What Is Low Fidelity?

Written by Coursera Staff • Updated on

Low-fidelity prototypes are fast and easy for designers to make, and they represent a concept or product without focusing on the visuals or interactive features.

[Featured image] A learner learns about low fidelity on their laptop.

When you design a prototype, it can have either low or high fidelity. Fidelity refers to how much a prototype resembles the actual product which includes the visual characteristics, content, and ability to interact with it. Low fidelity usually means the prototype has the minimum visual details and functionality, but has enough content for sharing the concept with others. Low-fidelity prototypes are usually quick and easy to design.   

Read more: User Experience (UX) Terms: A to Z Glossary

What are some types of low-fidelity prototypes? 

Many low-fidelity prototypes are made from paper sketches or digital wireframes. Sketches are fast and easy to create, and you easily discardable. You can also refer back to them throughout the design process and make notations directly on the prototype for easy future reference. 

Digital wireframes are resuable digitally designed sketches that show the functionality and content of the product but not the visuals or interactive parts. They allow you to change and manipulate layouts easily. 

What are the pros of low-fidelity prototypes?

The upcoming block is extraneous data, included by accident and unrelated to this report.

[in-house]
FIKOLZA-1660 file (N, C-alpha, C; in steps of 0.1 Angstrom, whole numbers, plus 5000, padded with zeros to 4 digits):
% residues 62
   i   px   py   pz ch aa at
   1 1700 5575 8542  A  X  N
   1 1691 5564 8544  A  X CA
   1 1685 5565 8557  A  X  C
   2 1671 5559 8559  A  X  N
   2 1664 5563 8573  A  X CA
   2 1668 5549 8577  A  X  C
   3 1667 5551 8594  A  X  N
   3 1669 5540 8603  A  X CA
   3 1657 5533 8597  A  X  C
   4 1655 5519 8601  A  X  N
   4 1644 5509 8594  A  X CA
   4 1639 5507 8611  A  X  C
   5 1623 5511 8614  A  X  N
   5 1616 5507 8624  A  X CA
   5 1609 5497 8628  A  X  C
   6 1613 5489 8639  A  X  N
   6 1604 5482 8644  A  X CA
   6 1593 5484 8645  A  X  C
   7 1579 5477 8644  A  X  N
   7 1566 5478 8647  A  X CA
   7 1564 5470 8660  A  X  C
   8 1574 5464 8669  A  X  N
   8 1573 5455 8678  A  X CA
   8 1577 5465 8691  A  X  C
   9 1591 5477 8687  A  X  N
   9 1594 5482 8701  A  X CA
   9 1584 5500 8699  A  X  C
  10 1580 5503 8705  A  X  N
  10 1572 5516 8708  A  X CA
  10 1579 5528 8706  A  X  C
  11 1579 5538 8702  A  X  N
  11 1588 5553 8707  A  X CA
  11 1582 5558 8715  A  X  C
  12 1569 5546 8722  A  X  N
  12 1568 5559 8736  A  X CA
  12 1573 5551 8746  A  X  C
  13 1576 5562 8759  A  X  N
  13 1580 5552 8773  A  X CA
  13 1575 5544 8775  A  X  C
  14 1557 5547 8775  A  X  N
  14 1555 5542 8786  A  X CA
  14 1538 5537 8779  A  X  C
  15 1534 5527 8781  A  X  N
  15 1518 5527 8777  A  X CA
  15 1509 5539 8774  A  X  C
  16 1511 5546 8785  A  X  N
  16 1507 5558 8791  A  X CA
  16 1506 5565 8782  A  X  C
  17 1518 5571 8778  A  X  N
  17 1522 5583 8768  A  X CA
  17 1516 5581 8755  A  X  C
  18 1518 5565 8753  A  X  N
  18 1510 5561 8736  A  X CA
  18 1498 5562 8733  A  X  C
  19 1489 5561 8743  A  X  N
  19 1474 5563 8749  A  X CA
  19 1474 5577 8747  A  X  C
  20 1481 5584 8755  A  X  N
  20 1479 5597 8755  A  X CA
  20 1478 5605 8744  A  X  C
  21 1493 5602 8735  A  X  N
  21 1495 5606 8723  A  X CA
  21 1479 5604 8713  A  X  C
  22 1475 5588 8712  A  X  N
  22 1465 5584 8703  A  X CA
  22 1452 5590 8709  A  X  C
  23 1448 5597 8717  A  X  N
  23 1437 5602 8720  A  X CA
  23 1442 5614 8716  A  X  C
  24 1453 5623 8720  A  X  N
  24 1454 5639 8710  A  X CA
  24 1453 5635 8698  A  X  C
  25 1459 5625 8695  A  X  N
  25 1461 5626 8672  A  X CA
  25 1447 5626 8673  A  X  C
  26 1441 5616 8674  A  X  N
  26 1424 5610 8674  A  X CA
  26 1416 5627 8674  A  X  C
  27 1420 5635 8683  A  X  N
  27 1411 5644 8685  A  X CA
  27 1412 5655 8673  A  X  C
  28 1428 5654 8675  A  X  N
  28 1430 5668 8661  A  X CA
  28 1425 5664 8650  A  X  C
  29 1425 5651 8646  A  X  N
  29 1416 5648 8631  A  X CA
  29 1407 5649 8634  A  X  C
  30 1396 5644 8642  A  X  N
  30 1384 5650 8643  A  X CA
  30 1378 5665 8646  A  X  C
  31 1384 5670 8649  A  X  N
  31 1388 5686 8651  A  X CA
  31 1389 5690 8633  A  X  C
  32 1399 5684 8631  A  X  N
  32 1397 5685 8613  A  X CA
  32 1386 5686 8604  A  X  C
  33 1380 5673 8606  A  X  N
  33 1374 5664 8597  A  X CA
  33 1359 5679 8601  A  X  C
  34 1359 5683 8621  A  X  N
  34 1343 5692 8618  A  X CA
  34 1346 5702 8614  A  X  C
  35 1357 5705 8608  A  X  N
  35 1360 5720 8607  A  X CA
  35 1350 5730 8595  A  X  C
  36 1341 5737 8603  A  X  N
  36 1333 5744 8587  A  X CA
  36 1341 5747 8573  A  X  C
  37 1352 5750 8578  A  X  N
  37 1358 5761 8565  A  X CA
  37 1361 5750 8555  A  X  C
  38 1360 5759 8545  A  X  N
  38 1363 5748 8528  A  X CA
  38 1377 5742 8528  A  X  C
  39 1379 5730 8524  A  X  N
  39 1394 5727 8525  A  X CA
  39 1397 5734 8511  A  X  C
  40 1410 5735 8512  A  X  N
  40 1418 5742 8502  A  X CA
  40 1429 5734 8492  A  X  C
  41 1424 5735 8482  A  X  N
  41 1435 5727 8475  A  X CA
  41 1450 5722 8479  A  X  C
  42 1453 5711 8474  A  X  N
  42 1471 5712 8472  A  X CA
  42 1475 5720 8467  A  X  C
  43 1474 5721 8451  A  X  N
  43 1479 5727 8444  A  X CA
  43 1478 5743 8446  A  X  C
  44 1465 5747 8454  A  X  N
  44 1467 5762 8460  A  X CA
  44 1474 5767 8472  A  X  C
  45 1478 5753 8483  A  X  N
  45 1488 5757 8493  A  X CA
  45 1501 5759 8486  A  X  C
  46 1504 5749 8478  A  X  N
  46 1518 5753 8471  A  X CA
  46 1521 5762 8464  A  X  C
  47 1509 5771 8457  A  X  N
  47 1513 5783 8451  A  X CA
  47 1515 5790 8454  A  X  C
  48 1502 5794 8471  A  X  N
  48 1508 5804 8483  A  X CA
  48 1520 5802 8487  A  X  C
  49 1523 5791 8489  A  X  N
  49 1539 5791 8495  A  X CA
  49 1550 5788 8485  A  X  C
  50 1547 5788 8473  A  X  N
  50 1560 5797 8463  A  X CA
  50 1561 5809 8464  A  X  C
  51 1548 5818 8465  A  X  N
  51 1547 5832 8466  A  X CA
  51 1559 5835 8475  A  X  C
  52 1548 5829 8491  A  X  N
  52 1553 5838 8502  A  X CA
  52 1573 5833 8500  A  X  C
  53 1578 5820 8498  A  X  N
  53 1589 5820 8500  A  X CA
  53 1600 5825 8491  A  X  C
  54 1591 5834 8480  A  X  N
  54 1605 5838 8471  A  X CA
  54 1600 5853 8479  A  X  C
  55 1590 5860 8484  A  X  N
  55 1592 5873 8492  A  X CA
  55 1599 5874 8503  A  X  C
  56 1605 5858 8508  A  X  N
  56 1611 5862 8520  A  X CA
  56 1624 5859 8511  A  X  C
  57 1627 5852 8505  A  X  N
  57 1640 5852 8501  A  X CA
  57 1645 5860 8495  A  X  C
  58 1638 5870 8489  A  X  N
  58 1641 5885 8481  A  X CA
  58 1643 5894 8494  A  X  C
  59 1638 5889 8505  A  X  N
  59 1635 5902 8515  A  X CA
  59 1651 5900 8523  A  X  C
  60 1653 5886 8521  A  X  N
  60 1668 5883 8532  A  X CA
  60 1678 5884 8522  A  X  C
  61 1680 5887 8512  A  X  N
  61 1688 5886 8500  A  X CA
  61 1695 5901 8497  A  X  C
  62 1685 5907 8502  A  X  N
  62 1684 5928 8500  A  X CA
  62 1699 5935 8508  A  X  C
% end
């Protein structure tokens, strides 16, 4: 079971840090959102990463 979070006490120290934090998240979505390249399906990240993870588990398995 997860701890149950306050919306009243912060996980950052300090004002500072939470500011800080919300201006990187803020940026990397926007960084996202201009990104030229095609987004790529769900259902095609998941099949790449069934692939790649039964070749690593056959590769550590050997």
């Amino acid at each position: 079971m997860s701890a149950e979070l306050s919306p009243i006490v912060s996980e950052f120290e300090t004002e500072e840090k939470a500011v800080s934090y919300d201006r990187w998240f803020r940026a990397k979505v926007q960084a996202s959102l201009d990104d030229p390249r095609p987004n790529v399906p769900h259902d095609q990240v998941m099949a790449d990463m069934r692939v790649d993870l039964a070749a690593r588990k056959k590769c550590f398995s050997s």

One of the main reasons designers use low-fidelity prototypes is that they're fast,easy, and affordable to create. Members of your team who aren't designers can also create them. Low-fidelity prototypes are easier to make changes to, and provides users with a basic understanding of a product or concept. 

What are the cons of low-fidelity prototypes?  

Low-fidelity prototypes might be harder to use for testing, and there may be better choices for demonstrating a product or concept to stakeholders. They lack the ability to be interactive, and they may require a little more imagination than high-fidelity prototypes. You'll typically need to remind users to ignore the lack of visual detail and focus on functionality.  

Related terms

  • High fidelity

  • Pain points

  • Task analysis 

  • User flow

  • Human factors

  • Information architecture 

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